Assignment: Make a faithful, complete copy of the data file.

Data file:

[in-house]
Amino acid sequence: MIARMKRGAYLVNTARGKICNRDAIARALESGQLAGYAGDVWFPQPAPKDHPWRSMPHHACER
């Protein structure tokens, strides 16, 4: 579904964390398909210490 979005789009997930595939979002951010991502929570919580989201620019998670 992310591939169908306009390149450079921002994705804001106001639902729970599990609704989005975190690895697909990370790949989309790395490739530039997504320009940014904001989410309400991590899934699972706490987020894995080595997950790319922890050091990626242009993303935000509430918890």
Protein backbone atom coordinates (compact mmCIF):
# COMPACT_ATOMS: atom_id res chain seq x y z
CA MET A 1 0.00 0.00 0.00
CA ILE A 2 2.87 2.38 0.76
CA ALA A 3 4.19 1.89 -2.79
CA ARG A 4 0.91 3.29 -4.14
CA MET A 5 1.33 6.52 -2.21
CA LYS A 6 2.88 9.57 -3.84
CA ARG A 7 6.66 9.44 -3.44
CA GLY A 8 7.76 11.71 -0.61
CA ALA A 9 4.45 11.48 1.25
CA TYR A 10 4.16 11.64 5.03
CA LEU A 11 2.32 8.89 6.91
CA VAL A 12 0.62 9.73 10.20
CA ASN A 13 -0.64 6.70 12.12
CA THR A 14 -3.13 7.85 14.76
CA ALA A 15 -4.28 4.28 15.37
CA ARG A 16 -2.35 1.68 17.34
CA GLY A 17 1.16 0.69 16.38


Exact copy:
[in-house]
Amino acid sequence: MIARMKRGAYLVNTARGKICNRDAIARALESGQLAGYAGDVWFPQPAPKDHPWRSMPHHACER
């Protein structure tokens, strides 16, 4: 579904964390398909210490 979005789009997930595939979002951010991502929570919580989201620019998670 992310591939169908306009390149450079921002994705804001106001639902729970599990609704989005975190690895697909990370790949989309790395490739530039997504320009940014904001989410309400991590899934699972706490987020894995080595997950790319922890050091990626242009993303935000509430918890």
Protein backbone atom coordinates (compact mmCIF):
# COMPACT_ATOMS: atom_id res chain seq x y z
CA MET A 1 0.00 0.00 0.00
CA ILE A 2 2.87 2.38 0.76
CA ALA A 3 4.19 1.89 -2.79
CA ARG A 4 0.91 3.29 -4.14
CA MET A 5 1.33 6.52 -2.21
CA LYS A 6 2.88 9.57 -3.84
CA ARG A 7 6.66 9.44 -3.44
CA GLY A 8 7.76 11.71 -0.61
CA ALA A 9 4.45 11.48 1.25
CA TYR A 10 4.16 11.64 5.03
CA LEU A 11 2.32 8.89 6.91
CA VAL A 12 0.62 9.73 10.20
CA ASN A 13 -0.64 6.70 12.12
CA THR A 14 -3.13 7.85 14.76
CA ALA A 15 -4.28 4.28 15.37
CA ARG A 16 -2.35 1.68 17.34
CA GLY A 17 1.16 0.69 16.38